It's been six weeks since the angels of the apocalypse destroyed the world as we know it. Only pockets of humanity remain.
Savage street gangs rule the day while fear and superstition rule the night.
When angels fly away with a helpless girl, her seventeen-year-old sister Penryn will do anything to get her back...
I have a soft spot for stories about angels, fallen or otherwise. Maybe it's because the topic of them can be somewhat controversial or heated. Or that the possibility of them truly existing is far greater (to me) than any other kind of supernatural being. Also, it could be that the term "angel" shouldn't exactly be synonymous with sweet and innocent.
Whatever the reason, I love the complexity that comes with angels. They are expected to be full of faith and duty, to follow the laws set before them without the leisure of free-will. But the possibilities of what would happen if they were to demand and take that free-will are endless and somewhat terrifying. Humanity could be completely obliterated, but...
Humanity has a way of surviving doesn't it? I think it has something to do with its ability to make those around it fall completely in love with it - the good, the bad... everything about it. It's endearing and addicting and it provokes a sense of protectiveness in those who come to know it.
Maybe I'm going off the deep end with this review, but books that explore "what-ifs" tend to do that to me. Specifically dystopian novels that have a touch of the biblical.
What's my point? I love this book. There's so much unexpected that it seriously blows your mind.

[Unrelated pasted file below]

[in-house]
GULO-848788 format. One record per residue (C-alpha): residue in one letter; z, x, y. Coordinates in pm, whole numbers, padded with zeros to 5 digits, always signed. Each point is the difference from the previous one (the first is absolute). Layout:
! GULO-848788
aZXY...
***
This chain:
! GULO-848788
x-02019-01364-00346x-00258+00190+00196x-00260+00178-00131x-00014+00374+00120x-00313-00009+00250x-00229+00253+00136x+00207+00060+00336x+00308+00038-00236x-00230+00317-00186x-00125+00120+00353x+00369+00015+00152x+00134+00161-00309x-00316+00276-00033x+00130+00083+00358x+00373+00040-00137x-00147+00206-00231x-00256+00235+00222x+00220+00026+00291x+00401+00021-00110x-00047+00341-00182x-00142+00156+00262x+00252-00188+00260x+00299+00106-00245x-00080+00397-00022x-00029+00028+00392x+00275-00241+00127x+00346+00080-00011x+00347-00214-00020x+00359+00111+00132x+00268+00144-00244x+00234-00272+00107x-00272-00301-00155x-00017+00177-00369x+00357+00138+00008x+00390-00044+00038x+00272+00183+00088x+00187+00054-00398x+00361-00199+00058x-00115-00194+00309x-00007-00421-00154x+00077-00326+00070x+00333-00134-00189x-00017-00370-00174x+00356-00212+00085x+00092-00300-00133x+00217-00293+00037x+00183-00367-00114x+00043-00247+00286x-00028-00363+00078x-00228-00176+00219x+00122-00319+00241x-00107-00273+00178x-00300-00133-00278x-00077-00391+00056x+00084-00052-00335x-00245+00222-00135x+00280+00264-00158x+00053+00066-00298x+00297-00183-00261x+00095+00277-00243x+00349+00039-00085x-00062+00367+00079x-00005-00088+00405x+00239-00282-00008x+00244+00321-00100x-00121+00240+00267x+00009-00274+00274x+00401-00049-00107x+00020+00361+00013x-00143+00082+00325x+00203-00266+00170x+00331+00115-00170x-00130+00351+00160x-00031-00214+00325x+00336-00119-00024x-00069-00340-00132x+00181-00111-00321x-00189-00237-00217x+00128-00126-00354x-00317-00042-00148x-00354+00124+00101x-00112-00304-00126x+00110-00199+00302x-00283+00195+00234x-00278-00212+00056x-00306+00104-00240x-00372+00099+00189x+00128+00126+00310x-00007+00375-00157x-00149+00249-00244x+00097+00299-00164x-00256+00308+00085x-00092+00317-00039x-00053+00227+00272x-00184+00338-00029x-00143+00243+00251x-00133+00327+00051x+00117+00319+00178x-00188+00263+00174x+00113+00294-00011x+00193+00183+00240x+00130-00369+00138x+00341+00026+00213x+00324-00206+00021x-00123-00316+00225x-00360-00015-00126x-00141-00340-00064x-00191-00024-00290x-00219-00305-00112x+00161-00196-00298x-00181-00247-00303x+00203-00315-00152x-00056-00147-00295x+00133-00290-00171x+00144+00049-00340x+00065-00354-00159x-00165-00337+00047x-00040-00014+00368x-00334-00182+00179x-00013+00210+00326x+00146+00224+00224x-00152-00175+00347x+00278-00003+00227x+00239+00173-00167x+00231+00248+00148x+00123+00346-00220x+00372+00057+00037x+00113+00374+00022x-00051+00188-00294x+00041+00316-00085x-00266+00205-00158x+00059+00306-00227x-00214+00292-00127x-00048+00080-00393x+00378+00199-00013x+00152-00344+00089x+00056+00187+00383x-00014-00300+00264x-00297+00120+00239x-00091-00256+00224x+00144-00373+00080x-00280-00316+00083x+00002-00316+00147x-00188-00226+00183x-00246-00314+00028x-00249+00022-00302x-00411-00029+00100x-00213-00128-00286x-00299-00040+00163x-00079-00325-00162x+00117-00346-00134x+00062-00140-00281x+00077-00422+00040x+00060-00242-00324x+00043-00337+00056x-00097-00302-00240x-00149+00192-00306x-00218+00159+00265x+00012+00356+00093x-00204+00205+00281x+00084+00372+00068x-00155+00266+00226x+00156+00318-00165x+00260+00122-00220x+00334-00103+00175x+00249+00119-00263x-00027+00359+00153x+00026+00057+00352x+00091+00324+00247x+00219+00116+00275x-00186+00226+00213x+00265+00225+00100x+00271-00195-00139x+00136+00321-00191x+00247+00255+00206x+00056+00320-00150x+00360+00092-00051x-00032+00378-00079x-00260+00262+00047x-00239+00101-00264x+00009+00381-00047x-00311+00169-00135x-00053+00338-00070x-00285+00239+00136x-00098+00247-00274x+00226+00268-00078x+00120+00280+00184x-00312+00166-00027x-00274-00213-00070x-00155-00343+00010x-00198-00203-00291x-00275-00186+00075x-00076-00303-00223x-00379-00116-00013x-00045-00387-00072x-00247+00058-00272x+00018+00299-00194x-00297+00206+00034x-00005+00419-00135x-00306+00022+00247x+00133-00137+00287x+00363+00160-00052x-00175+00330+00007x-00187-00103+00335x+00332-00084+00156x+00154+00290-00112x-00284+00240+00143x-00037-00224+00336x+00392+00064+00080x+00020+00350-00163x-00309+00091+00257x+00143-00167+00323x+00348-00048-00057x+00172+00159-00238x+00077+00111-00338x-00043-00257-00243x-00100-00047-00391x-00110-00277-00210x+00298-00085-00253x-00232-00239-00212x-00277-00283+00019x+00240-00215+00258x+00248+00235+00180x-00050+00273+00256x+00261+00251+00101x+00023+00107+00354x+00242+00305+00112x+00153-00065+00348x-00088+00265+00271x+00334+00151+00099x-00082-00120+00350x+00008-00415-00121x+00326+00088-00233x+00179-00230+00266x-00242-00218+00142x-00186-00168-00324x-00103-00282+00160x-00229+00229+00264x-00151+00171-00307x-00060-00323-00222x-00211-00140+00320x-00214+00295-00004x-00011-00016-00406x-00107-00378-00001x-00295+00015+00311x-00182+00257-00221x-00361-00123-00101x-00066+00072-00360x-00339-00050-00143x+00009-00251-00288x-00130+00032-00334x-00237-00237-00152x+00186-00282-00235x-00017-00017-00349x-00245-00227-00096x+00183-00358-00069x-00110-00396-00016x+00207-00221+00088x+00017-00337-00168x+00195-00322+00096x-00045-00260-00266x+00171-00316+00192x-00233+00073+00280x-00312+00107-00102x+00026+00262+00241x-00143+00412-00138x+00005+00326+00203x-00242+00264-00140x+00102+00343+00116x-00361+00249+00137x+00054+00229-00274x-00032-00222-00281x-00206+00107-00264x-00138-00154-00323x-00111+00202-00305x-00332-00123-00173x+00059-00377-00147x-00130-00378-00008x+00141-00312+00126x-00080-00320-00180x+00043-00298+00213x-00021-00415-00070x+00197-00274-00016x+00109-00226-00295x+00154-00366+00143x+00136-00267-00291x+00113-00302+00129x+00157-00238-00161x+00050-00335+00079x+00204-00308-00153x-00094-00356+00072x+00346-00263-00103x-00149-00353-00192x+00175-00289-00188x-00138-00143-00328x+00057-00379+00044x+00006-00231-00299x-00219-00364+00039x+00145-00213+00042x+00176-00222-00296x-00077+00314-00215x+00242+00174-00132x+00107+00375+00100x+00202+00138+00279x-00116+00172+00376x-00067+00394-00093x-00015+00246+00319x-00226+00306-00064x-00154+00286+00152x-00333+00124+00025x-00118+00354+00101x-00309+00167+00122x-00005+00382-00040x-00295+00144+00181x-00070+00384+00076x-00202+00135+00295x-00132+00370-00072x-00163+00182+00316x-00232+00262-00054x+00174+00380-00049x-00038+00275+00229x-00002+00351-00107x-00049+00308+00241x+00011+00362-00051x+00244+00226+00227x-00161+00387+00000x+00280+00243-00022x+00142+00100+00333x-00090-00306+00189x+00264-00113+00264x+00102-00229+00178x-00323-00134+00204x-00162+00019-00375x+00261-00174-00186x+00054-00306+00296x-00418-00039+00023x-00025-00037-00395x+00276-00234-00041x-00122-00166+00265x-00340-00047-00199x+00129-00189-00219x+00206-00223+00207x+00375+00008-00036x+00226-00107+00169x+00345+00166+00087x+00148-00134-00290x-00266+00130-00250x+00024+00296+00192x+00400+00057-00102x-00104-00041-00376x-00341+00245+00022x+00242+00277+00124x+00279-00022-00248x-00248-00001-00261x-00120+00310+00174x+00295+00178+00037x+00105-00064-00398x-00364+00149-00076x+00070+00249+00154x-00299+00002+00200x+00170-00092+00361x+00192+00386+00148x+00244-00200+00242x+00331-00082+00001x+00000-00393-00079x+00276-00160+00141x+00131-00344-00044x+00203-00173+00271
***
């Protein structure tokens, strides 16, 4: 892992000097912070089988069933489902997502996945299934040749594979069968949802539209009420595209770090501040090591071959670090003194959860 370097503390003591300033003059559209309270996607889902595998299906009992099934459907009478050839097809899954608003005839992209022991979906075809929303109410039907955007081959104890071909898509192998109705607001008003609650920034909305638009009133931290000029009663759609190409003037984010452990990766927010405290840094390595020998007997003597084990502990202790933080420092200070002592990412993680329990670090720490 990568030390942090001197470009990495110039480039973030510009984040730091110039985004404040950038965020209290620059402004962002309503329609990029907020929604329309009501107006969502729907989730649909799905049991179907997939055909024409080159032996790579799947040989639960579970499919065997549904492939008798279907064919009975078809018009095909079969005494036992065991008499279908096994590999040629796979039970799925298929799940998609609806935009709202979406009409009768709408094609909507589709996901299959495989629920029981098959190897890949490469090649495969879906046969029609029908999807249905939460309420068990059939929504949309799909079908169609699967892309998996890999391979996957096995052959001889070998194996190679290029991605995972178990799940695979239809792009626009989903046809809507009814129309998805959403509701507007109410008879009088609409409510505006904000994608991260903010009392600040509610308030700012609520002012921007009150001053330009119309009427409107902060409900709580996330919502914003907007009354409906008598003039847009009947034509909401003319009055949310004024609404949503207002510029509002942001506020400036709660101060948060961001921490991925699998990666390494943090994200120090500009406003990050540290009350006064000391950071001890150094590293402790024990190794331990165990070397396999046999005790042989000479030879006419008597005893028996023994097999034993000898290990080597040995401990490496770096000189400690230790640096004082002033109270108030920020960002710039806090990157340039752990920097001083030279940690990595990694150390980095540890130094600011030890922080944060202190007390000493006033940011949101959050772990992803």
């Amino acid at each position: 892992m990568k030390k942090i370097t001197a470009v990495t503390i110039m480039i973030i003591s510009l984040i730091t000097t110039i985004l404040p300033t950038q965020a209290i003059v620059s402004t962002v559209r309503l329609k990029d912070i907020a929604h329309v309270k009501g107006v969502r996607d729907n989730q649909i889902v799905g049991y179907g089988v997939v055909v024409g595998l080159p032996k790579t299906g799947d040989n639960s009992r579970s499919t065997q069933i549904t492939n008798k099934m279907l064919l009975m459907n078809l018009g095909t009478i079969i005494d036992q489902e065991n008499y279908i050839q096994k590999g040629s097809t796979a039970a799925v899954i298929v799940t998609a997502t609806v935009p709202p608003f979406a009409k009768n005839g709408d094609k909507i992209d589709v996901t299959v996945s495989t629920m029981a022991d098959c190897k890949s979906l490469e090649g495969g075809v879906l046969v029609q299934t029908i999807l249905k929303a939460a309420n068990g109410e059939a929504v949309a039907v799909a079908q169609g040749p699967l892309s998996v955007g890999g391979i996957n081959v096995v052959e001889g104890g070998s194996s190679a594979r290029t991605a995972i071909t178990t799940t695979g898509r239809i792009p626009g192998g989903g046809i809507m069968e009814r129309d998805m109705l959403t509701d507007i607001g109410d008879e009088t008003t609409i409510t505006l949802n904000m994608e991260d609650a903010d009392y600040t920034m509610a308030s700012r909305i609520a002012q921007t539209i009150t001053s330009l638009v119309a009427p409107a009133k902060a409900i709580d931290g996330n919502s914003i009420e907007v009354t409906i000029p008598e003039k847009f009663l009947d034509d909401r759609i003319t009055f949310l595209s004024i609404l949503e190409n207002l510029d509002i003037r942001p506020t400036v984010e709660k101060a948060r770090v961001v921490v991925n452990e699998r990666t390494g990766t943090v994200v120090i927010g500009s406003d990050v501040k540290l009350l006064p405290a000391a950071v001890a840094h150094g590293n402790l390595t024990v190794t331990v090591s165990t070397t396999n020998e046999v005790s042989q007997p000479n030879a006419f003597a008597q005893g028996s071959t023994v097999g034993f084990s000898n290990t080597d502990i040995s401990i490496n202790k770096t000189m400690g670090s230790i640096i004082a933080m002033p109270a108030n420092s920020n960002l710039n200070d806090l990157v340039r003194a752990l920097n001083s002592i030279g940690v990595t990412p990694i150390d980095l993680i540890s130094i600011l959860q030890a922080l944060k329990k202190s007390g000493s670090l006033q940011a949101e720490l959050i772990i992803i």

The world of angels vs. humans... It's epic, and Penryn is the kick-ass character at the center of it all. She just wants to take care of her family, but finds herself, begrudgingly, playing the hero. She is courageous and determined, but has an attitude and a strong will. She has her priorities straight despite the difficulties she's faced with, and I admire her for that.
Penryn's relationship with Raffe is hilarious and a bit tense. They build this gradual trust and bond that gets stronger with every situation they bail each other out of. It's awesome to watch these two undeniably different people become close in a way that is realistic and believable. Nothing about their relationship is forced or rushed, and with the epidemic of insta-connections, I found it refreshing.
The world-building is incredible. From the intricate and political society of the angels to the rebellious and growing group of humans ready and willing to fight for their home... It's madness. Then there's the little things like Penryn's nearly broken family and Raffe's longing to be whole again. It's emotionally taxing... but fulfilling at the same time. It really is one of those stories that has it all.